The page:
Businesses in Europe haven't cottoned on to creating a Fox News equivalent, which would accuse politicians of being "liberal muslims!!!" every time they bring in new regulation for business.

    • by Aceticon (140883) on Monday August 23, 2010 @04:51AM (#33338594)

      Most of European countries have more than 2 ellectable parties unlike the US were the only 2 ellectable parties defend the same vested interests but have 2 different public faces to deceive the plebes.

      Also average education in Europe is higher (lower and mid-level schools systems are beter than the US).

      In addition to that, most European countries have long histories of being under and fighting dictatorships, conquering powers and oppressive monarchies (the US had ONE revolution while your average European country has been throwing out conquerors since before the times of the Roman Empire). While in the US people talk loudly about the need for less government (while government actually concentrates on promoting the interests of a minority) in Europe governments are less prone to promote some minority of people at the cost of the majority (otherwise they would, at the very least be faced with massive strikes and maybe rebellion) - the contrast between the talk of less government in the US and the government that actually has to please the citizens in most of Europe kinda reminds me of the saying from my country that "The dog that barks is not the one that bites": in Europe we "bark" less but "bite" when needed.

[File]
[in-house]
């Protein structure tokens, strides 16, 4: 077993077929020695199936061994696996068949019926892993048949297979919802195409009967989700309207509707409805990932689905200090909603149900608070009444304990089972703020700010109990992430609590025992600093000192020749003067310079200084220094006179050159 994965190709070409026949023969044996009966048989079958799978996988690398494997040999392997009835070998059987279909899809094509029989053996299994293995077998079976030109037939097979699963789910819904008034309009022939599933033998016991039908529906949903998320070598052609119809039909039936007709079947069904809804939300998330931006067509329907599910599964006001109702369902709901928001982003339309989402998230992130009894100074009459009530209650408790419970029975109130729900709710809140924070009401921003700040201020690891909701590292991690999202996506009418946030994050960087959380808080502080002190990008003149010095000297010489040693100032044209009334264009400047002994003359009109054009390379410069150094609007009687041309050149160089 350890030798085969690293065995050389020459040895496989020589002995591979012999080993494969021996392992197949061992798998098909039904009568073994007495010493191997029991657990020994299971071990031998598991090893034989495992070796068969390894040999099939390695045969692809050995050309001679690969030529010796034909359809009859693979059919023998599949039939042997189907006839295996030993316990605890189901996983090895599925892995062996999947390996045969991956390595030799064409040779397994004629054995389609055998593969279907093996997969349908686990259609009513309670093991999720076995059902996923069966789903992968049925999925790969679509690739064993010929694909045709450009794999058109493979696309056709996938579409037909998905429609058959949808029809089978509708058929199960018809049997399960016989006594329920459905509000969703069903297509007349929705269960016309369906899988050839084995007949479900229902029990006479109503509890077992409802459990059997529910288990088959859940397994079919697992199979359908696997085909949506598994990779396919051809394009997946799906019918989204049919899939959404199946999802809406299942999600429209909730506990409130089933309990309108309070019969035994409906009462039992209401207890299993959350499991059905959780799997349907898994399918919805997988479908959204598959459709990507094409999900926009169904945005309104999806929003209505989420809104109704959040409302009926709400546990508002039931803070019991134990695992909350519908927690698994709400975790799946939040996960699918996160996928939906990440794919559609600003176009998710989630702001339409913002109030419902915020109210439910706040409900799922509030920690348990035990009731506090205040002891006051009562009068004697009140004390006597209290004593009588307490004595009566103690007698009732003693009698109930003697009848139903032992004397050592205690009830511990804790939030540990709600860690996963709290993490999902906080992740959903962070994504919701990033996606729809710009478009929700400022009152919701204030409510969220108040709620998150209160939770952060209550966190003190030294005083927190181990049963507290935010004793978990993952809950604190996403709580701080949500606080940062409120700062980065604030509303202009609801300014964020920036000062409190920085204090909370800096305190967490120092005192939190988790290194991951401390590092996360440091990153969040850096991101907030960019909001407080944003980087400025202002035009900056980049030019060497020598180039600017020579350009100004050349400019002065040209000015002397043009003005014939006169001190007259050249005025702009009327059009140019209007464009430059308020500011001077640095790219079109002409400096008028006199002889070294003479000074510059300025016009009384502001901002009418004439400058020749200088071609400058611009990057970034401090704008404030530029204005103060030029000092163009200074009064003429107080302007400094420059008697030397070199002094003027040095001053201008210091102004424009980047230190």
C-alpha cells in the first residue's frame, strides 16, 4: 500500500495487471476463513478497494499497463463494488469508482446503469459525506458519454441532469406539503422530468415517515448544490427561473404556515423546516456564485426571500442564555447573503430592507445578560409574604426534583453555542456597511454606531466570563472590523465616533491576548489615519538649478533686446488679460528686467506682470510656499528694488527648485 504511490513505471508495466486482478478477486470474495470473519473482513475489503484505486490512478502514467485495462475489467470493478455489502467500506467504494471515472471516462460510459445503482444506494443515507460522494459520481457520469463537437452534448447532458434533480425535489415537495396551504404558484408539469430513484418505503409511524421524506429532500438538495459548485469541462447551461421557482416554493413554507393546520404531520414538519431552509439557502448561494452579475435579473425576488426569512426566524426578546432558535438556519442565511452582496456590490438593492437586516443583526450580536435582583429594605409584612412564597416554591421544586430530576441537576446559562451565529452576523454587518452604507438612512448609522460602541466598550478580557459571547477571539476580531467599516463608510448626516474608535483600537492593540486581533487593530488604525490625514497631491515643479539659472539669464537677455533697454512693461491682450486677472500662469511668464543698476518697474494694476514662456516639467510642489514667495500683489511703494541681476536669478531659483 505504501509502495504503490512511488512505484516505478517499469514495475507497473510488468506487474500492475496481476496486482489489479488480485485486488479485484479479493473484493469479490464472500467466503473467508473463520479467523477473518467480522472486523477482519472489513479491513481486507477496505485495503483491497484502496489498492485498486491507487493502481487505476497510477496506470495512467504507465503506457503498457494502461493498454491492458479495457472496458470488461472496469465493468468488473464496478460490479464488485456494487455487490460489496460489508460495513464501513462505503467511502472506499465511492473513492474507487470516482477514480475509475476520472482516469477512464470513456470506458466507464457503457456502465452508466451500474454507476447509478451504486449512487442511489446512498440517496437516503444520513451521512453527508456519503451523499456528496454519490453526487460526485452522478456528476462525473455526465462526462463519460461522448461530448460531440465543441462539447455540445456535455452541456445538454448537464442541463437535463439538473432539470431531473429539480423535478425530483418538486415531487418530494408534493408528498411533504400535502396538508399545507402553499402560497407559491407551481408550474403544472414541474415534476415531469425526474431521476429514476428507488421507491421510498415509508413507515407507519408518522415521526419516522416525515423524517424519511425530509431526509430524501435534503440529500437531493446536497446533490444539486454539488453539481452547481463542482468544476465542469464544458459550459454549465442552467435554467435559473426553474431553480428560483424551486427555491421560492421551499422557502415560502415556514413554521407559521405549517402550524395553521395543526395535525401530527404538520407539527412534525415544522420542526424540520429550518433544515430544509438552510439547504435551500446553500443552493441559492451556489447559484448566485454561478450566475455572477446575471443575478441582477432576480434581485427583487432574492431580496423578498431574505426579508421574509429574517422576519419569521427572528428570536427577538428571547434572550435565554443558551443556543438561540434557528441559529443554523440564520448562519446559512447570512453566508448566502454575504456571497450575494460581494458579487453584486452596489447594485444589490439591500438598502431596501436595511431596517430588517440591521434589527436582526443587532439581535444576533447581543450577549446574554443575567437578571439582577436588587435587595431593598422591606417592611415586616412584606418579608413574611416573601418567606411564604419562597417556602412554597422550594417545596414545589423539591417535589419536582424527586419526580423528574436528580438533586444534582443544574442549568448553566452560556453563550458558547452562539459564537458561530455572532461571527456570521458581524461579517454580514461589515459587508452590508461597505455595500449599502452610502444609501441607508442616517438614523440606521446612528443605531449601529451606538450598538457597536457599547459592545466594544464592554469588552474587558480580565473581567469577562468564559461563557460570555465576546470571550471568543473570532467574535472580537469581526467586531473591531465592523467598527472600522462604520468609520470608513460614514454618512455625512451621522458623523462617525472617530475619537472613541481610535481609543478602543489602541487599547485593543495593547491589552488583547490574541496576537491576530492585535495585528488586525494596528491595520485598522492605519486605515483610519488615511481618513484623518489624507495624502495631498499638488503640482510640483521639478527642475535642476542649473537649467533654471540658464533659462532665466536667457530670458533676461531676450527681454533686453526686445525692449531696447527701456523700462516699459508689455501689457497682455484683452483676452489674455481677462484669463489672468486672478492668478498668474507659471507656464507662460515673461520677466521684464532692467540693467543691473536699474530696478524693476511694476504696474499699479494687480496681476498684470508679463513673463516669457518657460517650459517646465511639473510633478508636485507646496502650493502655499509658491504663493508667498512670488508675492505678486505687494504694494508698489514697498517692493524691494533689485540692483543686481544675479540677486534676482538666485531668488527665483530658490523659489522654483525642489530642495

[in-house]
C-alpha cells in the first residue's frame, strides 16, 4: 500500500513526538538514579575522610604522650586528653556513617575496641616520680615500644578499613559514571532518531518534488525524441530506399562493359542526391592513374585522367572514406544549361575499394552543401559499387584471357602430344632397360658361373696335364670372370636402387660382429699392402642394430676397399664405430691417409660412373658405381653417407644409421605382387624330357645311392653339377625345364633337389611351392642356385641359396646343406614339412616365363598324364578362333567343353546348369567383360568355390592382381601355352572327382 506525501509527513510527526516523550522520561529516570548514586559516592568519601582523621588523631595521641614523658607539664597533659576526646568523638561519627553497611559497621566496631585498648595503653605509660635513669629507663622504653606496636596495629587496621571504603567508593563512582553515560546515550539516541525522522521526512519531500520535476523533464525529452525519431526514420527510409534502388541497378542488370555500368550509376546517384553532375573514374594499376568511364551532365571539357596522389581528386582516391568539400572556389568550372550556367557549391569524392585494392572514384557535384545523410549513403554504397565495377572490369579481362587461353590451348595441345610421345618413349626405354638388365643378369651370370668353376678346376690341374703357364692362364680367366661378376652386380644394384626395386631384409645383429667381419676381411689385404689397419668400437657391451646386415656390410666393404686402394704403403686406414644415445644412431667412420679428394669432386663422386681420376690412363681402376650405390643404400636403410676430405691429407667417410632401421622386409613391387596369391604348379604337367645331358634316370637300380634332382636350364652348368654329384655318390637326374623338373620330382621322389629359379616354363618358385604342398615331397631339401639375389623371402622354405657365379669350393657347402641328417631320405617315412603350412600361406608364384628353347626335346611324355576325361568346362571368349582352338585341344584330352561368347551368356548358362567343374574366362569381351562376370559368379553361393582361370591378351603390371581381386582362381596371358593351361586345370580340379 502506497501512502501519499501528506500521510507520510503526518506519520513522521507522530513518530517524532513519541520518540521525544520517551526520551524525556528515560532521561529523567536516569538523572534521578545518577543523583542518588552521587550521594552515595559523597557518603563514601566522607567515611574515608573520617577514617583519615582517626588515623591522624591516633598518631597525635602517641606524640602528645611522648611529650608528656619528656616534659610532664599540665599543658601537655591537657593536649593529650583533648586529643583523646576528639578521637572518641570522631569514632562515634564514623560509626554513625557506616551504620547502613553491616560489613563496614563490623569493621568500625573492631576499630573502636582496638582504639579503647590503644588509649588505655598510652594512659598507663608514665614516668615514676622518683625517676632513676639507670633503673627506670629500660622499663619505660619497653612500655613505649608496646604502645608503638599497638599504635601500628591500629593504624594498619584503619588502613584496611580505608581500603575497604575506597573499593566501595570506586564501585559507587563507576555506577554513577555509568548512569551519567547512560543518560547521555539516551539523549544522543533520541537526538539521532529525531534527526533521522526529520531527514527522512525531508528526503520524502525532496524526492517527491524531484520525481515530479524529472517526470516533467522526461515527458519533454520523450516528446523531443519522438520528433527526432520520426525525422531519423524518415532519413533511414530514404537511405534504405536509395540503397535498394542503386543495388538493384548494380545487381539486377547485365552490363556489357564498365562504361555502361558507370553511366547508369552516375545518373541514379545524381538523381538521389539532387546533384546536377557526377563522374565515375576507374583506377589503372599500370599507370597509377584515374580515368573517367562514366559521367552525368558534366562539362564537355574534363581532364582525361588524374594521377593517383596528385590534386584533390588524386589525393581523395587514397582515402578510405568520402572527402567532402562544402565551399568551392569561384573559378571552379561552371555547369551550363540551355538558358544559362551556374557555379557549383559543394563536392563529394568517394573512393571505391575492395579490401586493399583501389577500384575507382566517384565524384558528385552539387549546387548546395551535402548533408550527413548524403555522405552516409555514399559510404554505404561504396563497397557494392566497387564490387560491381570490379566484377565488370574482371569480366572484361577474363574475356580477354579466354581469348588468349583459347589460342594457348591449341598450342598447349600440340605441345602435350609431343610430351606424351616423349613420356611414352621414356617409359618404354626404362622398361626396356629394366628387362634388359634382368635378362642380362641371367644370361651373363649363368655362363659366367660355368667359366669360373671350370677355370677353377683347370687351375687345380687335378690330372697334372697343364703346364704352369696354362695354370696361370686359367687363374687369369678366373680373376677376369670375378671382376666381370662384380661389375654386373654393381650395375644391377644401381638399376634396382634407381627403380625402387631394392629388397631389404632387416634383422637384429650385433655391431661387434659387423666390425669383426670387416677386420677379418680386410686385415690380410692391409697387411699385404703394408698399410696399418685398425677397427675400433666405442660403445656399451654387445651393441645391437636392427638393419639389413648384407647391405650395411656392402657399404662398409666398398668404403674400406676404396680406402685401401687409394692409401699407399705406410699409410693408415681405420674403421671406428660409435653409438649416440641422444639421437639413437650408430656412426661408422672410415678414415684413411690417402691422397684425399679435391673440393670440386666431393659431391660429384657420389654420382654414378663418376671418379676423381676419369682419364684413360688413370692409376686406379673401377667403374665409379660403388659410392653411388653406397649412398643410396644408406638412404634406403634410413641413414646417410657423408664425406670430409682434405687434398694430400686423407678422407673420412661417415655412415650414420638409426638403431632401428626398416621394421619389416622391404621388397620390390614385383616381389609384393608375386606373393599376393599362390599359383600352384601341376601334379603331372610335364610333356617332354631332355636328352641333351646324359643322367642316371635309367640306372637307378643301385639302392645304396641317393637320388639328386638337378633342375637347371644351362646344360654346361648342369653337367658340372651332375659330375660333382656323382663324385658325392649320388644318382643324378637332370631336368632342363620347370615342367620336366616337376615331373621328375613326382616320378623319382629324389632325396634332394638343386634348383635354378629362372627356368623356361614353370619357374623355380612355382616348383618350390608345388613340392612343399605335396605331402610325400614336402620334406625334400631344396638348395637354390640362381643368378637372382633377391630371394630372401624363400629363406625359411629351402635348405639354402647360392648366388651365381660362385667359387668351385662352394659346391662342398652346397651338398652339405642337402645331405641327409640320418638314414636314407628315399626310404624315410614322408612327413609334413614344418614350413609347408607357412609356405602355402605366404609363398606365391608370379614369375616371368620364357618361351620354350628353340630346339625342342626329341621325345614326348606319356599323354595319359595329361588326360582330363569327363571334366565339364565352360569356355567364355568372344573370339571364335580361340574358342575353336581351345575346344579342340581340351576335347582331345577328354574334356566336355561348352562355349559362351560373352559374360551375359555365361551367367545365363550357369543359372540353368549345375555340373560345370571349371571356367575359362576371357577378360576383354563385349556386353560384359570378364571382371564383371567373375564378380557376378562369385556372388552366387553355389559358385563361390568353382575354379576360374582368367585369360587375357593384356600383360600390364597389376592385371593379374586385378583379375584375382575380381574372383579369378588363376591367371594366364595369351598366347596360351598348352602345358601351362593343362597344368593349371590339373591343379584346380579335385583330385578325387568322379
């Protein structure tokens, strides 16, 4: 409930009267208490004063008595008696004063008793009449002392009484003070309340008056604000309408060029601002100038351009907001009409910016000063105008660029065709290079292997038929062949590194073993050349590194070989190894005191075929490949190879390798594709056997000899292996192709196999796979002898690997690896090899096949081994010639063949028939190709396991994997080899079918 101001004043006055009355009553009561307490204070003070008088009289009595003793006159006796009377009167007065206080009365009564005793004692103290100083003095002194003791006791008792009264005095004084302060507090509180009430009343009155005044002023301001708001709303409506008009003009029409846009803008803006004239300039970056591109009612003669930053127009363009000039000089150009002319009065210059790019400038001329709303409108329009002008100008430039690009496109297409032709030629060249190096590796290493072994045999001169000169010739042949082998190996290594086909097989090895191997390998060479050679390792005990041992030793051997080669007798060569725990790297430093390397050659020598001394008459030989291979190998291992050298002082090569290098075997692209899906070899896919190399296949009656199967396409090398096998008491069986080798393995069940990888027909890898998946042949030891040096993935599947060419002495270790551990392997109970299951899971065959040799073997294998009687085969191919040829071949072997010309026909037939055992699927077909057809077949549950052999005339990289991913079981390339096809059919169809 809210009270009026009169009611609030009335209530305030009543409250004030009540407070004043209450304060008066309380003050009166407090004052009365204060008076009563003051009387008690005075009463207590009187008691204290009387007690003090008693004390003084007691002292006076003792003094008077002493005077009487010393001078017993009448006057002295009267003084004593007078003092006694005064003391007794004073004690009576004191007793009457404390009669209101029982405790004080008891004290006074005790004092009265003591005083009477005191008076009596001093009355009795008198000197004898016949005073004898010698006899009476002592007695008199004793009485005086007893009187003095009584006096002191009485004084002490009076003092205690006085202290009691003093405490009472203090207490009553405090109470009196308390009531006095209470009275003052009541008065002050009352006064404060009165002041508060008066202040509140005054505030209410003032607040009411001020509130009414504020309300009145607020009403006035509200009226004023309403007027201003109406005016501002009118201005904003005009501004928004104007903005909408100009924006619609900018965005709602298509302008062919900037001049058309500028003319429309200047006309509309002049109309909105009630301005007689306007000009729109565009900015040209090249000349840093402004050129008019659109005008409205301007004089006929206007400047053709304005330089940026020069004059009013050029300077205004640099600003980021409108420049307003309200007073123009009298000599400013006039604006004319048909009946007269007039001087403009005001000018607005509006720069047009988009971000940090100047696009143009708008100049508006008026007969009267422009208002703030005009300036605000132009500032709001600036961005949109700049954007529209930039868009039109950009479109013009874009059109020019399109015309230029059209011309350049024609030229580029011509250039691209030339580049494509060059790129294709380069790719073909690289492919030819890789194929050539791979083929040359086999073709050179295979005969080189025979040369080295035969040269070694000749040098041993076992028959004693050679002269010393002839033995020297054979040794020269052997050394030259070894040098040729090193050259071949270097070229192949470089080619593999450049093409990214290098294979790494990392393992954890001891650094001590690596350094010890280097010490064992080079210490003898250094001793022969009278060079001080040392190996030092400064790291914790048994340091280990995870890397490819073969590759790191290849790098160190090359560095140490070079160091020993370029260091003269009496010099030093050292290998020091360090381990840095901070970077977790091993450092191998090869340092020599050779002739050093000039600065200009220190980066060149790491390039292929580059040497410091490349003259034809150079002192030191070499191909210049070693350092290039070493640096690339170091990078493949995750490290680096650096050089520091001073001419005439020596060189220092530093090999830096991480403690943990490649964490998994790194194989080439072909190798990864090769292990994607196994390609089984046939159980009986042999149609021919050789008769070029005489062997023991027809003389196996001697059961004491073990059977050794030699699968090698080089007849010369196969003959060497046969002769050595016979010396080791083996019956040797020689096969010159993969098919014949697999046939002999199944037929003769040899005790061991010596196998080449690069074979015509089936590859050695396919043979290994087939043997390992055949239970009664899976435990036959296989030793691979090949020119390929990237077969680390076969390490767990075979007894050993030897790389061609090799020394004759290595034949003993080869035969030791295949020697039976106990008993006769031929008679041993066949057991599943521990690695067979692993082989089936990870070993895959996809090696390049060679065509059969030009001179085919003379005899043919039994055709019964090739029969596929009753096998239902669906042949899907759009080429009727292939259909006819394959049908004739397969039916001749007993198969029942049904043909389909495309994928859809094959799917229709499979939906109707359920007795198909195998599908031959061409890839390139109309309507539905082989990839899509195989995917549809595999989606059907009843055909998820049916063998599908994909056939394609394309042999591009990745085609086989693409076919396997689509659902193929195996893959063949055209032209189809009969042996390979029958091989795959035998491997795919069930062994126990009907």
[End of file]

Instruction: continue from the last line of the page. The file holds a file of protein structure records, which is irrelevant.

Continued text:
Last but not least, in most of Europe there's still a belief in social safety nets (avoiding that people fall too far into poverty) and social fairness (avoiding that those with more resources, like rich individuals and large companies, get more benefits than those with less resources), ideas which in the US would be shouted-away by the brainwashed ignorant masses as communism.